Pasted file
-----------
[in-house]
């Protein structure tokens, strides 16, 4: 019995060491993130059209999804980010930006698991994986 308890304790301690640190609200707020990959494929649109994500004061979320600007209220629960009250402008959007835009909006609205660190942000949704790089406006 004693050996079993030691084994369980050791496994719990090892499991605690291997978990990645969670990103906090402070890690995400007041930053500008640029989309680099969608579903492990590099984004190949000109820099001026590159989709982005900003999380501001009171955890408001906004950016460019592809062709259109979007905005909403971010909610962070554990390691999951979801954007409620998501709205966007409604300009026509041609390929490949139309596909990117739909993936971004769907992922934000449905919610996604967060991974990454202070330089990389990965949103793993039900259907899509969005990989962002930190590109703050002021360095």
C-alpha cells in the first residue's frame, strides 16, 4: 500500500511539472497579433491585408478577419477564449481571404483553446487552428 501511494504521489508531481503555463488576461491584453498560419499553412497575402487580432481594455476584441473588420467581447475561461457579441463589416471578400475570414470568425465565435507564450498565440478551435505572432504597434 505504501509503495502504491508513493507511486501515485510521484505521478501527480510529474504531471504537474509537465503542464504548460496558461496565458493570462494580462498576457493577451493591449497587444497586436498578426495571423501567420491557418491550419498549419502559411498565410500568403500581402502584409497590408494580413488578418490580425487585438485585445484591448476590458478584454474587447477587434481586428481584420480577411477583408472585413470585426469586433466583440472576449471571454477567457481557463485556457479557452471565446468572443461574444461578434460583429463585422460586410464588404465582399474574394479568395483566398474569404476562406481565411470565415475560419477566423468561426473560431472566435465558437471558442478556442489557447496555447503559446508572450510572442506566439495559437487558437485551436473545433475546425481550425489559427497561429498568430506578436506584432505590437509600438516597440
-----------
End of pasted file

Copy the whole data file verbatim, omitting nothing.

[in-house]
């Protein structure tokens, strides 16, 4: 019995060491993130059209999804980010930006698991994986 308890304790301690640190609200707020990959494929649109994500004061979320600007209220629960009250402008959007835009909006609205660190942000949704790089406006 004693050996079993030691084994369980050791496994719990090892499991605690291997978990990645969670990103906090402070890690995400007041930053500008640029989309680099969608579903492990590099984004190949000109820099001026590159989709982005900003999380501001009171955890408001906004950016460019592809062709259109979007905005909403971010909610962070554990390691999951979801954007409620998501709205966007409604300009026509041609390929490949139309596909990117739909993936971004769907992922934000449905919610996604967060991974990454202070330089990389990965949103793993039900259907899509969005990989962002930190590109703050002021360095």
C-alpha cells in the first residue's frame, strides 16, 4: 500500500511539472497579433491585408478577419477564449481571404483553446487552428 501511494504521489508531481503555463488576461491584453498560419499553412497575402487580432481594455476584441473588420467581447475561461457579441463589416471578400475570414470568425465565435507564450498565440478551435505572432504597434 505504501509503495502504491508513493507511486501515485510521484505521478501527480510529474504531471504537474509537465503542464504548460496558461496565458493570462494580462498576457493577451493591449497587444497586436498578426495571423501567420491557418491550419498549419502559411498565410500568403500581402502584409497590408494580413488578418490580425487585438485585445484591448476590458478584454474587447477587434481586428481584420480577411477583408472585413470585426469586433466583440472576449471571454477567457481557463485556457479557452471565446468572443461574444461578434460583429463585422460586410464588404465582399474574394479568395483566398474569404476562406481565411470565415475560419477566423468561426473560431472566435465558437471558442478556442489557447496555447503559446508572450510572442506566439495559437487558437485551436473545433475546425481550425489559427497561429498568430506578436506584432505590437509600438516597440